East African carrier, Kenya Airways, has sacked 22 out of its 26 Nigerian employees for what it termed redundancy.
A source close to the airline disclosed on condition of anonymity that the affected workers were sent packing on Friday, April 13.
According to the source, the sacked staff were escorted out of the airline’s office premises in Lagos by police officers to prevent possible breakdown of law and order.
After the purging exercise, only four of its Nigerian staff, including the Country Manager, Mr. Afeez Balogun, and there others were retained by the management of the airline.
The source confided further that the affected staff were each paid one month’s salary after their disengagement by the management, a situation the industry unions are already frowning at.
Business Eye gathered that the sack of the workers happened when the airline was still negotiating the new condition of service with the industry unions.
The source alleged further that the carrier’s management took the decision without taking into consideration the Nigeria labour laws, which provisions were against unilateral decision by employers when disengaging workers.
It was learnt that plans had also reached an advanced stage by the management to replace the sacked workers with casual workers, as it has already contracted engagement of new workers to a General Sales Agent (GSA) in the country.
Following the sack, the industry organized labour unions may disrupt the flight operations of the airline today, as the unions had threatened to picket the airline.
The General Secretary of the National Union of Air Transport Employees (NUATE), Comrade Olayinka Abioye, confirmed the sack of the 22 workers, and said that NUATE with other unions in the sector would not allow the seeming injustice go unchallenged.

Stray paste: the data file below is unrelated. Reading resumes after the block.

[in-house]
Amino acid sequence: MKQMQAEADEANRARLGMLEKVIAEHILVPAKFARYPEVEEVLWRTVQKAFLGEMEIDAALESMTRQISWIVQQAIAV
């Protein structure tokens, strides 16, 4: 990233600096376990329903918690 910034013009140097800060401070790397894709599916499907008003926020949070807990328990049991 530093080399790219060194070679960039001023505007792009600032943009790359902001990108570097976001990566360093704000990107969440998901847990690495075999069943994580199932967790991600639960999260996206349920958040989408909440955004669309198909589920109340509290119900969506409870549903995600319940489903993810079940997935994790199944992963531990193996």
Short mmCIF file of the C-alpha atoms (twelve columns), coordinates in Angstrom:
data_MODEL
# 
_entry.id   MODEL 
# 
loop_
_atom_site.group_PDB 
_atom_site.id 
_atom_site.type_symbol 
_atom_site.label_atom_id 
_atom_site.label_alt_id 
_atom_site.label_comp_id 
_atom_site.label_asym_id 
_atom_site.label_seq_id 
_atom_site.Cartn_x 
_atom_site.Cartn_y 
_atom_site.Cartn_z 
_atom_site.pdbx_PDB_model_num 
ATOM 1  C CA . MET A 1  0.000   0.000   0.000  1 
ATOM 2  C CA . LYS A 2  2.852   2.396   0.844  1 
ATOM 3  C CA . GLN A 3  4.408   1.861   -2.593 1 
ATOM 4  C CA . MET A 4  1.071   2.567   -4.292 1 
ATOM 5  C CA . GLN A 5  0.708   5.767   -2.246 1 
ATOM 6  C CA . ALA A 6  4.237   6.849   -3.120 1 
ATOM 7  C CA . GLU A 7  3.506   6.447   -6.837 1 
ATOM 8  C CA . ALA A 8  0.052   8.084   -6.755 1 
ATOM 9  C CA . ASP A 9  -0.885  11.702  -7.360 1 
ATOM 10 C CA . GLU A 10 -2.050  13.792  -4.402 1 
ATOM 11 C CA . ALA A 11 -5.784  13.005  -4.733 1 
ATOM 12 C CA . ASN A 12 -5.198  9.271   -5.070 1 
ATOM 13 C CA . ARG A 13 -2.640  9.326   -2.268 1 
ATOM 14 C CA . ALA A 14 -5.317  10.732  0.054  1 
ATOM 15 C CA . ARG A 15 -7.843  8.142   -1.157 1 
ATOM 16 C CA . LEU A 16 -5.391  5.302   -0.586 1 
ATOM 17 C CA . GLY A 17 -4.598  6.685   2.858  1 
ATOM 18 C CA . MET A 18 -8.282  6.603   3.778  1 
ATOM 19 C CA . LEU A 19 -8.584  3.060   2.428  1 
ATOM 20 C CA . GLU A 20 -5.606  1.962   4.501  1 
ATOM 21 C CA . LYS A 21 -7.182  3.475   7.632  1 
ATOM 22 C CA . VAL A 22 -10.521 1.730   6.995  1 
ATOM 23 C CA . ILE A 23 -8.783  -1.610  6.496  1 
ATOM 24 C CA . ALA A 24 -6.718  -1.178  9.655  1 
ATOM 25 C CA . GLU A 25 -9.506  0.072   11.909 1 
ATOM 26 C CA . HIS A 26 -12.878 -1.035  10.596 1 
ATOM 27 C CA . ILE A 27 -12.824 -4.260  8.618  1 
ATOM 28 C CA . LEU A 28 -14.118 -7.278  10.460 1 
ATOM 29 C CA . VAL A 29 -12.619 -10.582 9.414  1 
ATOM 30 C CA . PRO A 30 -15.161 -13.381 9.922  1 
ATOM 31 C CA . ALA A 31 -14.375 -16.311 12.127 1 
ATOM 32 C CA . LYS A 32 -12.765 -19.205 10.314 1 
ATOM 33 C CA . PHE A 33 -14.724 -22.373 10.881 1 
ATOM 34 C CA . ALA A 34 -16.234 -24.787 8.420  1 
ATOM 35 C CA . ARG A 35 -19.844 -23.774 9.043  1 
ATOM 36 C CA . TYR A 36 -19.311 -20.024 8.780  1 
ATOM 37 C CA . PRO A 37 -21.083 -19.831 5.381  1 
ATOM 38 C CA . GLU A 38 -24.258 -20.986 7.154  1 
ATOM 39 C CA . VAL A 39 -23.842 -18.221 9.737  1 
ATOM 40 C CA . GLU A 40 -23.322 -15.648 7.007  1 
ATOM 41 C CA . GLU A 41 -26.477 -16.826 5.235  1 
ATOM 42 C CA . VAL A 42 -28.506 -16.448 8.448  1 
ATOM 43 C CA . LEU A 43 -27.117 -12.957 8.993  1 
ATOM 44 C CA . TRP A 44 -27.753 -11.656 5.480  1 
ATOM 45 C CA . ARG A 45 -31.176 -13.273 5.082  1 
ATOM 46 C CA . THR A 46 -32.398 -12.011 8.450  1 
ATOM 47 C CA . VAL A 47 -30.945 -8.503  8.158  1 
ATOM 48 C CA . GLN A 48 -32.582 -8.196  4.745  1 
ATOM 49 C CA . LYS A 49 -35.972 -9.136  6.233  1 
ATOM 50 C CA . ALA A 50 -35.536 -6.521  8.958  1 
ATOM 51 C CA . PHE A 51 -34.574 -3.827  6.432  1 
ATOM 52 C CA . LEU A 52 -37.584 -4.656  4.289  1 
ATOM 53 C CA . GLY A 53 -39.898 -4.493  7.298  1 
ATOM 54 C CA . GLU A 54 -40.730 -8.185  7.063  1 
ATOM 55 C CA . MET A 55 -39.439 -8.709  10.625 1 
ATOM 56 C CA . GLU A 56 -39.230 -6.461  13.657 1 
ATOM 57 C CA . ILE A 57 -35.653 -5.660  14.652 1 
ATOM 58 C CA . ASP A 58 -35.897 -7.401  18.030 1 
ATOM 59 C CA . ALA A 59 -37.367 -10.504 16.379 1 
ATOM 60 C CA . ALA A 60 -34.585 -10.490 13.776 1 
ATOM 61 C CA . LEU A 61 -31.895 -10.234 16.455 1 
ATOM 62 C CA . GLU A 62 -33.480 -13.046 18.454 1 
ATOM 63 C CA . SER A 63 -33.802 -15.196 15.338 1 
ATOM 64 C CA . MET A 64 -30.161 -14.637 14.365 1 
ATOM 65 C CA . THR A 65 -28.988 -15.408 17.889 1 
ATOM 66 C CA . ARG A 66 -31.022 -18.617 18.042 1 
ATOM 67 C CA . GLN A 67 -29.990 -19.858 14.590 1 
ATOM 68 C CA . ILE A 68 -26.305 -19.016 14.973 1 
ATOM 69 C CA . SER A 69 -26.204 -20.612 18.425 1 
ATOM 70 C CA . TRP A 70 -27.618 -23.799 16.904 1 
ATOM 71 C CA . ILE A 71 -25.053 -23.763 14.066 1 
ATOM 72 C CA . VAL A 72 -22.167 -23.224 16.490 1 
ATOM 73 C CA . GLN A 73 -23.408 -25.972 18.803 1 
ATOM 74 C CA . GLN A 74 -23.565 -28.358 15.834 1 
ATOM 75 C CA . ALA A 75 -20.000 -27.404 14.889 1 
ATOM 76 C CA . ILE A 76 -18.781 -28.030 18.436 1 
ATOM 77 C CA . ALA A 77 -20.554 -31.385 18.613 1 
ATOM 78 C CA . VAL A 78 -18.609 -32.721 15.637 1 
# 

According to him, the sack of 22 Nigerian workers was illegal, especially at a time the management had reached an agreement to implement some of the reviewed conditions of service for the workers.
He explained: “We have been agitating for the review of terms and conditions of employment in Kenya Airways for about two years. We started the process and somewhere along the line, the management of Kenya Airways said they were doing restructuring exercise because of the financial conditions of the airline. In the meantime, we have even agreed to certain reviews approved by both parties and only waiting for implementation.
“That was one of the reasons we embarked on the picketing we did last December. Then, after the picketing, we were invited and we concluded the review, but after the review, we discovered that our Nigerian staff were being owed about 26 months monetary benefits. They claimed that they won’t be able to pay all, but after the consultations, we agreed for 16 months to be paid the workers.
“In between, they introduced a new shift into the discussion, saying that, going forward they want to replace all business plans with new business plans called General Sales Agent (GSA), which means they want to engage a travelling agency to handle the ticket sales and reservation and all the workers would be sacked.
“We as unions, didn’t like that and we expressed our dissatisfaction and they said it was not just only Nigeria that would be affected, but throughout the continent. Then, we just said we have formed a consortium of GSA so that the workers would still be retained, but they informed us that we were too late and as they had engaged another GSA already,” Abioye added.
The labour leader explained further that the unions had informed the Director-General of the Nigerian Civil Aviation Authority (NCAA), Capt. Muhtar Usman, of the unions’ intention to picket the operations of the airline any moment from now.
He said that the attention of the Minister of State for Aviation, Sen. Hadi Sirika, would also be drawn to the action of the airline and the decision to be taken by the unions.